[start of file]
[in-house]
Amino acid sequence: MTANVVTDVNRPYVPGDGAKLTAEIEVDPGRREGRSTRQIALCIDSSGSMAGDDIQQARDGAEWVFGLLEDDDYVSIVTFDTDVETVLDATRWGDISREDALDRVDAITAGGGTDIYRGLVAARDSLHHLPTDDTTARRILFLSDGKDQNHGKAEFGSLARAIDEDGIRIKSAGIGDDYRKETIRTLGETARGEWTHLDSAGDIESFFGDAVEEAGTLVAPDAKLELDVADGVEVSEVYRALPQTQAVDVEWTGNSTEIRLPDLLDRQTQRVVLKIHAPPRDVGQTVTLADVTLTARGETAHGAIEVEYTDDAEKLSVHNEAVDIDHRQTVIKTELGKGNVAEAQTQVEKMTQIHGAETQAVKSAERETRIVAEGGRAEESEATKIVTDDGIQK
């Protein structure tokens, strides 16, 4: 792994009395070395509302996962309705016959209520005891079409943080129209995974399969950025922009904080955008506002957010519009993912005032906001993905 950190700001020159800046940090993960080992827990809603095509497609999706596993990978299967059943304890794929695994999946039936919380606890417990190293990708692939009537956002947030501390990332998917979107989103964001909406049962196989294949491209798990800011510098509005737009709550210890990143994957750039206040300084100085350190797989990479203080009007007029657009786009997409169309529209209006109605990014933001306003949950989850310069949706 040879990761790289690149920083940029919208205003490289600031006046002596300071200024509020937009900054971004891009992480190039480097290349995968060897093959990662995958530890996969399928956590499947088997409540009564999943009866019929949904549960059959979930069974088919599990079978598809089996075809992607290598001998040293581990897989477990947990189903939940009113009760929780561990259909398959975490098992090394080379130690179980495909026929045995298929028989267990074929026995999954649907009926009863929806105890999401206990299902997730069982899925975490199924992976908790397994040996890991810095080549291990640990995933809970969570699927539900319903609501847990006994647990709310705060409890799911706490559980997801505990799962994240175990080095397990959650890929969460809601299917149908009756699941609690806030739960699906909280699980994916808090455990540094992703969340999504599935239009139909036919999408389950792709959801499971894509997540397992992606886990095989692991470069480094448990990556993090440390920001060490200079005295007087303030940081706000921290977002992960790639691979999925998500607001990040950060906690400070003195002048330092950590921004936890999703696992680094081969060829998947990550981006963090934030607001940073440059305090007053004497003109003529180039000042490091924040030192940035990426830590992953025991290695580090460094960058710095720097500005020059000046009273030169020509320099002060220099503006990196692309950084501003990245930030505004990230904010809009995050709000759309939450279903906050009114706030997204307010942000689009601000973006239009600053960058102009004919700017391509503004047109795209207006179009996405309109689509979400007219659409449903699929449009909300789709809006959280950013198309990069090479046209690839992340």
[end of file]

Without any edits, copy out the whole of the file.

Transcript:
[in-house]
Amino acid sequence: MTANVVTDVNRPYVPGDGAKLTAEIEVDPGRREGRSTRQIALCIDSSGSMAGDDIQQARDGAEWVFGLLEDDDYVSIVTFDTDVETVLDATRWGDISREDALDRVDAITAGGGTDIYRGLVAARDSLHHLPTDDTTARRILFLSDGKDQNHGKAEFGSLARAIDEDGIRIKSAGIGDDYRKETIRTLGETARGEWTHLDSAGDIESFFGDAVEEAGTLVAPDAKLELDVADGVEVSEVYRALPQTQAVDVEWTGNSTEIRLPDLLDRQTQRVVLKIHAPPRDVGQTVTLADVTLTARGETAHGAIEVEYTDDAEKLSVHNEAVDIDHRQTVIKTELGKGNVAEAQTQVEKMTQIHGAETQAVKSAERETRIVAEGGRAEESEATKIVTDDGIQK
């Protein structure tokens, strides 16, 4: 792994009395070395509302996962309705016959209520005891079409943080129209995974399969950025922009904080955008506002957010519009993912005032906001993905 950190700001020159800046940090993960080992827990809603095509497609999706596993990978299967059943304890794929695994999946039936919380606890417990190293990708692939009537956002947030501390990332998917979107989103964001909406049962196989294949491209798990800011510098509005737009709550210890990143994957750039206040300084100085350190797989990479203080009007007029657009786009997409169309529209209006109605990014933001306003949950989850310069949706 040879990761790289690149920083940029919208205003490289600031006046002596300071200024509020937009900054971004891009992480190039480097290349995968060897093959990662995958530890996969399928956590499947088997409540009564999943009866019929949904549960059959979930069974088919599990079978598809089996075809992607290598001998040293581990897989477990947990189903939940009113009760929780561990259909398959975490098992090394080379130690179980495909026929045995298929028989267990074929026995999954649907009926009863929806105890999401206990299902997730069982899925975490199924992976908790397994040996890991810095080549291990640990995933809970969570699927539900319903609501847990006994647990709310705060409890799911706490559980997801505990799962994240175990080095397990959650890929969460809601299917149908009756699941609690806030739960699906909280699980994916808090455990540094992703969340999504599935239009139909036919999408389950792709959801499971894509997540397992992606886990095989692991470069480094448990990556993090440390920001060490200079005295007087303030940081706000921290977002992960790639691979999925998500607001990040950060906690400070003195002048330092950590921004936890999703696992680094081969060829998947990550981006963090934030607001940073440059305090007053004497003109003529180039000042490091924040030192940035990426830590992953025991290695580090460094960058710095720097500005020059000046009273030169020509320099002060220099503006990196692309950084501003990245930030505004990230904010809009995050709000759309939450279903906050009114706030997204307010942000689009601000973006239009600053960058102009004919700017391509503004047109795209207006179009996405309109689509979400007219659409449903699929449009909300789709809006959280950013198309990069090479046209690839992340």